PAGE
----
Is Happiness a Chicken Sandwich?

Today I got out from buying my lunch/dinner near Loyola and passed by a lady from the #Chicago #ChickFila who was passing out free chicken sandwiches. I initially passed her by, but said that she should give a sandwich to the homeless guy down the street. I passed him by earlier because I didn’t have the fund ability to do anything. Then I stopped, turned around, and picked up the sandwich from her, went back and gave it to the guy. Quick, easy opportunity to do something that could make a difference in someone’s day. I’ve been hungry before. Thankfully, not homeless, but I know what it’s like to have been down to your last bag of onions and have people treating you badly for your penury.

I went back for another sandwich for myself- I haven’t tried a ton of ChickFila’s menu, but I do know that it tends to be good food. A little pricier than other fast food, but typically good quality stuff. The man standing next to her was holding two sandwiches as she looked me in the eye and replied that it was only “One sandwich per customer.” I was a little shocked, and told her, “I gave my sandwich to a homeless guy.” She shrugged her shoulders a little coldly, but I figured that she was just doing her job. I kept walking.

No, I didn’t give the guy the sandwich to write a blog post about it. If I took away her opportunity to give the man a sandwich later, I’ll never know. Luckily, I’d already bought my own food. I didn’t give the guy the sandwich to dismiss her, or to keep him from finding a job, employment, etc. but to help someone live. Don’t care what kind of praise or ridicule that it would get.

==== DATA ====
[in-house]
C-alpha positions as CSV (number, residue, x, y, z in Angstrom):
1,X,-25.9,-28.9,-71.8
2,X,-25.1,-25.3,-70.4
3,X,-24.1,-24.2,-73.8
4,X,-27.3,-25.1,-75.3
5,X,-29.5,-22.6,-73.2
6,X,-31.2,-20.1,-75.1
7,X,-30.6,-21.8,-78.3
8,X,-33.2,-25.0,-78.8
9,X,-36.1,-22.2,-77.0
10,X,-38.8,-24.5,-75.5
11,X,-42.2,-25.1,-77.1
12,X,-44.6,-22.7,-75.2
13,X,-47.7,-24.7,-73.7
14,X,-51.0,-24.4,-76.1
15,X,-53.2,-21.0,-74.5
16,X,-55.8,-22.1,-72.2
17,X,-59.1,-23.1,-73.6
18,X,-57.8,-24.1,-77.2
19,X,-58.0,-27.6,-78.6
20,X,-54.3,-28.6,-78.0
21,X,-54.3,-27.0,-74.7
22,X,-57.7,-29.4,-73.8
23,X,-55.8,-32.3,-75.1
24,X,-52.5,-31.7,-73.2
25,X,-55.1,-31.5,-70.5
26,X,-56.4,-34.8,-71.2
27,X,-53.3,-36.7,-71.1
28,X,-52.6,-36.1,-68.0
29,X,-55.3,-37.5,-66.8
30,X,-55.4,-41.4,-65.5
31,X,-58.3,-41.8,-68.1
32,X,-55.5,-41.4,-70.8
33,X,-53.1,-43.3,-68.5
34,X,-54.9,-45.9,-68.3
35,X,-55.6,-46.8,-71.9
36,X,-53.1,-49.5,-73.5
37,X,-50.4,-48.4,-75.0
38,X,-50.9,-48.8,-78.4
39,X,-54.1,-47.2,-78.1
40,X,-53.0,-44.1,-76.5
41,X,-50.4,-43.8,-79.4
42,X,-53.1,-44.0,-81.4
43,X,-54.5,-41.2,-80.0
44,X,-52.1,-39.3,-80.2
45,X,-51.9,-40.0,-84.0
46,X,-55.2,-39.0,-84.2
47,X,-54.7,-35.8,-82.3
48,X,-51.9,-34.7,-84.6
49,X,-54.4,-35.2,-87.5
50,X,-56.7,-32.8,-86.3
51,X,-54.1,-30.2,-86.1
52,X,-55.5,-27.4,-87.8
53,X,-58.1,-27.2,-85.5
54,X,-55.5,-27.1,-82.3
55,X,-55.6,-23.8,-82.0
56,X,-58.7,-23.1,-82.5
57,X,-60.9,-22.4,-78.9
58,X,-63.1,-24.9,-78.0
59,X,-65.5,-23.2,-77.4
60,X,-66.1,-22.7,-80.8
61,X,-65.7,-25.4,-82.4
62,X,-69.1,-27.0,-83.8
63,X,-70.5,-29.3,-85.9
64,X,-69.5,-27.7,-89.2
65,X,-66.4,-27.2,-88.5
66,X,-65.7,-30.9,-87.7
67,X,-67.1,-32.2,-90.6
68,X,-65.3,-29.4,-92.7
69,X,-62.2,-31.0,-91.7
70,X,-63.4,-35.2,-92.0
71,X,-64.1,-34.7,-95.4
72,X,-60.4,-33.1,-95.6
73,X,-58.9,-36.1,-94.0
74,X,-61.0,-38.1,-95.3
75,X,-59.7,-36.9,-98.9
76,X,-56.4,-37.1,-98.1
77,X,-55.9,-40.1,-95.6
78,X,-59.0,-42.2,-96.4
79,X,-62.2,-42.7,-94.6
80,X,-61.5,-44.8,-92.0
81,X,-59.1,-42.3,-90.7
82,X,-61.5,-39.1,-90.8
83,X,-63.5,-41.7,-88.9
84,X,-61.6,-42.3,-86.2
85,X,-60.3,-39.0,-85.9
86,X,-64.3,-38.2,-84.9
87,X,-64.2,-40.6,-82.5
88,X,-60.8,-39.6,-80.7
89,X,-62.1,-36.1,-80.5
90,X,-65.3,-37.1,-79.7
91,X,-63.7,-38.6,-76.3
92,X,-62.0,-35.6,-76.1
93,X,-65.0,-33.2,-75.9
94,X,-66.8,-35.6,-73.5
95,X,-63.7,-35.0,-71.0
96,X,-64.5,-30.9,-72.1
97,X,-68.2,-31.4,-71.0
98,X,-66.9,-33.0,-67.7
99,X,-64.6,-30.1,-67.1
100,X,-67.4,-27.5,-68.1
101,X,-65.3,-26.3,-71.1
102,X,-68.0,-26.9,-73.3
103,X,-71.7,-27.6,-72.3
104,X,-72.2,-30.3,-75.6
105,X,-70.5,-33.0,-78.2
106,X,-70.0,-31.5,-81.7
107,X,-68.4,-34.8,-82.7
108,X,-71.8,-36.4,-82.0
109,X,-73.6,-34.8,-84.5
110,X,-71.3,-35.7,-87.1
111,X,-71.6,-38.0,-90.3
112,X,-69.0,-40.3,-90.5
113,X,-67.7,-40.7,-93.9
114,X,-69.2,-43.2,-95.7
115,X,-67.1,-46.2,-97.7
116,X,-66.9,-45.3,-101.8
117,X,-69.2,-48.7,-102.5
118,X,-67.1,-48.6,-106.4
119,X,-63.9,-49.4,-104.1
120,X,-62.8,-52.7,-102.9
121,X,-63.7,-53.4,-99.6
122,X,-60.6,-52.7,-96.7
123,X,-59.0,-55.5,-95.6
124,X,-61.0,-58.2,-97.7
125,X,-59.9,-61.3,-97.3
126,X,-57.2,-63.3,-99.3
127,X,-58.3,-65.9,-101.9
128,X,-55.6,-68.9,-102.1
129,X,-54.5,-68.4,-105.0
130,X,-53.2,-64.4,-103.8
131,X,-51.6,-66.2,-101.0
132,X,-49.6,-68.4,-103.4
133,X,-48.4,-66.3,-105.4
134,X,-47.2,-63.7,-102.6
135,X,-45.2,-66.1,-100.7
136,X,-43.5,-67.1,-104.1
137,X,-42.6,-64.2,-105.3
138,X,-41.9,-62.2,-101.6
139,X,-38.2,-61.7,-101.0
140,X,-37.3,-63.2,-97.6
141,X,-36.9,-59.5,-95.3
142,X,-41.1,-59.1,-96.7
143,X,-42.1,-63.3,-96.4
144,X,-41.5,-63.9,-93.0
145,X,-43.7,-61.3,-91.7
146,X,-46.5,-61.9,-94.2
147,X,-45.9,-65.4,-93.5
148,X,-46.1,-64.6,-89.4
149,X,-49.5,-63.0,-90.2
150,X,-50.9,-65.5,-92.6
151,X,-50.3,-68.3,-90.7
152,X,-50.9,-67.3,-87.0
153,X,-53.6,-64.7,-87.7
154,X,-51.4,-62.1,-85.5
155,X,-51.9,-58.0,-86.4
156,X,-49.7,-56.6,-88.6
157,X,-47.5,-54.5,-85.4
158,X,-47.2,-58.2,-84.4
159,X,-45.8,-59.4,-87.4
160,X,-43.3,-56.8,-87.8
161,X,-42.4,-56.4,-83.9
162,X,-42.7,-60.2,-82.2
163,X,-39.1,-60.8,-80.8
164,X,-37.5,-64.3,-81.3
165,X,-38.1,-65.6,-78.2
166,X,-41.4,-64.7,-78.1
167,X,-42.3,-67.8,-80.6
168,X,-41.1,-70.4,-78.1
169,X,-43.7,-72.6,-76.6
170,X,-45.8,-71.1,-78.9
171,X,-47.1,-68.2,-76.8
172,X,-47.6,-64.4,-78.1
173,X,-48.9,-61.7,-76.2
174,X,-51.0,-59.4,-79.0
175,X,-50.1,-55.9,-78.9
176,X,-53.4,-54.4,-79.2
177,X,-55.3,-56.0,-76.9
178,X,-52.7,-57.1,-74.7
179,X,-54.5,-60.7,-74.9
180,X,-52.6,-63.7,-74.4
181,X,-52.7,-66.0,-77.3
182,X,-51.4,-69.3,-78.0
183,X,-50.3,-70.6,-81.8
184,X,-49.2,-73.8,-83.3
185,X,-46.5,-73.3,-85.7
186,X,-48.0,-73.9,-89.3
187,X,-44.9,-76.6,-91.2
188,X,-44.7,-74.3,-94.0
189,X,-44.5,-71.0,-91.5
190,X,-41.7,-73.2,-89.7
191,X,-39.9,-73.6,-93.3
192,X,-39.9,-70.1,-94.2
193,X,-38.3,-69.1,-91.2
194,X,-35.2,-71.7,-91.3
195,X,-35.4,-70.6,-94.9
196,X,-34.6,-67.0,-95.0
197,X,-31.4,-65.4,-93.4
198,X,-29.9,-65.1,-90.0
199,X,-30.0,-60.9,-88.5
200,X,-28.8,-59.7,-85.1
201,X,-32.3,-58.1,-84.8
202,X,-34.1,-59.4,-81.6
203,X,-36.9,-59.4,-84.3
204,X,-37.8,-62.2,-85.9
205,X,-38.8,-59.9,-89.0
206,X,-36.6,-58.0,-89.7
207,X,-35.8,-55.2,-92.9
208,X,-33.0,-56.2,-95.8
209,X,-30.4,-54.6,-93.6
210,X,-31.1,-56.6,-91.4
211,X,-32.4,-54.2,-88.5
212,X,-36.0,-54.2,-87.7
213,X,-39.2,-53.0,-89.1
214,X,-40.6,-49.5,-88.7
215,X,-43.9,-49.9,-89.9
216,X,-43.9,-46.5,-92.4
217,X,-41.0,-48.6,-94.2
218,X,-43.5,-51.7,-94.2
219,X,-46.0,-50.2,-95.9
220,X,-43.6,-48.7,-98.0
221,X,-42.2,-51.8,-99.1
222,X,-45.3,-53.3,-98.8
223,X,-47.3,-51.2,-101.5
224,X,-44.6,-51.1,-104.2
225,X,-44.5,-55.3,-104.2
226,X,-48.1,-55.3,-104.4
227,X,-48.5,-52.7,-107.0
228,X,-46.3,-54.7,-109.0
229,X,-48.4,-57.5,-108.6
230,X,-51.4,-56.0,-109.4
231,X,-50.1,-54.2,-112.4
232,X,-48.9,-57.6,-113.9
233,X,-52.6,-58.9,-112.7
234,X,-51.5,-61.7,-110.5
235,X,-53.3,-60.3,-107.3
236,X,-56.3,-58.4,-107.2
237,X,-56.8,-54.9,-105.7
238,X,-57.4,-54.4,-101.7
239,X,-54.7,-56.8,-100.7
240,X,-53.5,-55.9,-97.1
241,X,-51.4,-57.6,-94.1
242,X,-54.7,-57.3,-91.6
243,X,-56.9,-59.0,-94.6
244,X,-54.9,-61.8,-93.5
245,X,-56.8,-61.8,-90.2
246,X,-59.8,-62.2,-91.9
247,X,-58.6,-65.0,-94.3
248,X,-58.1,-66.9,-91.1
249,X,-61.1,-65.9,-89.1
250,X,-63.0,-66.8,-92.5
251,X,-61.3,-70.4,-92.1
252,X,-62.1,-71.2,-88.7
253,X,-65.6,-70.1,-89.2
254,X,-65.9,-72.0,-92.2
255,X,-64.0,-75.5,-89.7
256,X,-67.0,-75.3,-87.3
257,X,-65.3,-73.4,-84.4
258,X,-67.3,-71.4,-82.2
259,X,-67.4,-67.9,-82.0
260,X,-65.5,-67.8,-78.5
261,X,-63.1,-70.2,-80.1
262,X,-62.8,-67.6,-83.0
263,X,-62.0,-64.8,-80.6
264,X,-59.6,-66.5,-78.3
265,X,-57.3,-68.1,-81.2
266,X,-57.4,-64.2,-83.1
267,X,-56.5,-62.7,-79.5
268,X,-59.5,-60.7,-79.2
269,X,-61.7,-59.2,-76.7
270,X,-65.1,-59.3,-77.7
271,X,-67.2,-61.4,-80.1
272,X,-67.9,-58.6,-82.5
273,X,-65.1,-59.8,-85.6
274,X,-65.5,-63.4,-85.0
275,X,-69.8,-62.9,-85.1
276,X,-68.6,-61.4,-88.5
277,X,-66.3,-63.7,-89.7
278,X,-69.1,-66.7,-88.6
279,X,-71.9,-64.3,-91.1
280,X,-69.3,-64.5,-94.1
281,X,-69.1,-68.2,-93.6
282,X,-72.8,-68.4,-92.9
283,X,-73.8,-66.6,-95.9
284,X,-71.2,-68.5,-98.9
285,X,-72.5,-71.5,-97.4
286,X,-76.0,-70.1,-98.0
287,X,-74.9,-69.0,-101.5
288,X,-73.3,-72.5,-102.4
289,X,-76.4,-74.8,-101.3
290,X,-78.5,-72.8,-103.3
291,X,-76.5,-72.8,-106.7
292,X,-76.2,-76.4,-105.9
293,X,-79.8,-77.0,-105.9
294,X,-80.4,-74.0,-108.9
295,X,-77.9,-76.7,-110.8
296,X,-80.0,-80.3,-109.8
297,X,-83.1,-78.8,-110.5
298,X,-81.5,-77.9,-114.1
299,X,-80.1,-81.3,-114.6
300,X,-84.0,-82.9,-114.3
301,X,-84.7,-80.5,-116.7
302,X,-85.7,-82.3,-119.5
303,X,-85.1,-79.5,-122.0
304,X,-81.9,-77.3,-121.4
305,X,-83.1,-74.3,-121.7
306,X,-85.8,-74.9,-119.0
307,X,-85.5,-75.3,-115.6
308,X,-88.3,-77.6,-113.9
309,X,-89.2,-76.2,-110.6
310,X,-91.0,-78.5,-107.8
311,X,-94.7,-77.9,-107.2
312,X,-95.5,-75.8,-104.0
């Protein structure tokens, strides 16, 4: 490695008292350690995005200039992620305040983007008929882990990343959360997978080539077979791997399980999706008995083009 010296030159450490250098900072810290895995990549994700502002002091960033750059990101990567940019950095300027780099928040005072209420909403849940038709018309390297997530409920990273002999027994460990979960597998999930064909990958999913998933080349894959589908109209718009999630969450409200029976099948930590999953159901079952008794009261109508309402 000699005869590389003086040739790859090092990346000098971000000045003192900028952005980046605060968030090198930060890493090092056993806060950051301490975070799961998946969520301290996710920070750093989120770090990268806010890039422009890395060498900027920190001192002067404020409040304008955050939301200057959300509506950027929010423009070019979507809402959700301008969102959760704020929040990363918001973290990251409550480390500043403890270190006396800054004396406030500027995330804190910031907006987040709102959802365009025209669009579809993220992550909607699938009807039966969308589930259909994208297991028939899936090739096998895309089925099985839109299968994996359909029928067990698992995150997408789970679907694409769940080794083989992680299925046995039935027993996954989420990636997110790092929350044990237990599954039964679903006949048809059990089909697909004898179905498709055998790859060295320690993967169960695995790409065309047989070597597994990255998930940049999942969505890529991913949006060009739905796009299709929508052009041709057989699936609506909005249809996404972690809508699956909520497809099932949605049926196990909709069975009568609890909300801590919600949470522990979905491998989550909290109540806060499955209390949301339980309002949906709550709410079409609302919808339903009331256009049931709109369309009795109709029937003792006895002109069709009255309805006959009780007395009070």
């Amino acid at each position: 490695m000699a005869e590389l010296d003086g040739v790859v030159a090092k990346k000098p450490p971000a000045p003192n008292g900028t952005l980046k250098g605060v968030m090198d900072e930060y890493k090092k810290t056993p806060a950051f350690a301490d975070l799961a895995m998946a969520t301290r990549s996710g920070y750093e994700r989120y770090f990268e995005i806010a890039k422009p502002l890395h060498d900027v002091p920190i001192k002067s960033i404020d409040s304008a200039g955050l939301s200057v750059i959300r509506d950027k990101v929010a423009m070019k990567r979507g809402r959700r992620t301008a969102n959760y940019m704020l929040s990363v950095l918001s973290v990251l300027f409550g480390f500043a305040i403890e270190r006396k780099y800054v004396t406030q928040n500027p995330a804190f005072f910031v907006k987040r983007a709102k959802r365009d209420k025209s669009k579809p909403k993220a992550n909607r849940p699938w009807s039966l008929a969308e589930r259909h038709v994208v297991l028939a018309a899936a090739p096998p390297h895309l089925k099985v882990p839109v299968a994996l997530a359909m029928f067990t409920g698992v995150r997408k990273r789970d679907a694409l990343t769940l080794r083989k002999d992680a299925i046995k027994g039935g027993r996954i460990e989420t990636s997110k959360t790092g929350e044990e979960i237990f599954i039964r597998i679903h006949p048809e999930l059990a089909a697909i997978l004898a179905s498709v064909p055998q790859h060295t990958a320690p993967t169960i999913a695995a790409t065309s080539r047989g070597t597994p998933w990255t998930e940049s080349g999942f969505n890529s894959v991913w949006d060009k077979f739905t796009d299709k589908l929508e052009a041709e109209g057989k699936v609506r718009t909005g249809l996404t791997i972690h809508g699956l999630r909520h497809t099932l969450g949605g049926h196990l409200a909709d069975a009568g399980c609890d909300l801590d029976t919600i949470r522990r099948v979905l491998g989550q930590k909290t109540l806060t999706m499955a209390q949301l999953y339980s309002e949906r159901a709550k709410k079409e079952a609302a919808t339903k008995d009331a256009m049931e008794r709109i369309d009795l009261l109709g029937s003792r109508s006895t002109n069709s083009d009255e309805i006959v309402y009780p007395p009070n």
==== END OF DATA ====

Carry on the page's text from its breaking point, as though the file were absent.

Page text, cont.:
Last time I checked, I try to be a decent human being. I would think that ChickFila would appreciate that, but I know that when I said that she might want to give the sandwich to the homeless guy, she looked shocked, disgusted, and appalled as I walked past for a second. I looked back and she was completely happy to give sandwiches to everyone else who was out there.

I overheard her mentioning to someone when they asked why the free sandwiches that the store wanted to get to know the community. She’s doing the same job as any Costco sample person. I love the samples, and I’m grateful that they’re there, but please don’t tell me that they’re to increase good will in the community. It’s selling product. All of the people that she gave samples to were well-dressed Gold Coast types.

Who is she to judge him? To me, it’s not a race thing, and it doesn’t matter what races the people were. It might be a socio-economic thing. Normally I see myself as one of the poorer people when I come to this area of the city. I have as many flaws as the next person, but I am confident in doing well. If she saw him every day, and he swindled people, that’s not my concern. My concern is making sure that I do the best that I can with the circumstances given. Last time that I knew, that’s the meaning of life. Maybe that’s what she meant to do, too, but the interpretation of commitment was shaky.

And no, I didn’t give the guy the sandwich to get another one, but I was honestly surprised at her reaction. And I’m grateful that I didn’t have to worry about someone else’s good will to feed me tonight. Perhaps it says something about American society that it’s not acceptable to #sharegoodness unless it’s to the people who we deem worthy of it. That’s not acceptable to me. I’m working on forgiving people. I’ve got a lot of things on my plate when it comes to what I need to do and how I need to live. I’ll be lucky if I can make it to Christmas this year. That said, a free sandwich making a man’s face light up like there was nothing better on this earth? That’s the stuff that makes life a little better. I don’t know where the nearest shelter is or if he’d take the help. However, I was able to do something and did something for once. With or without coming out of it with a sandwich, it was worth it.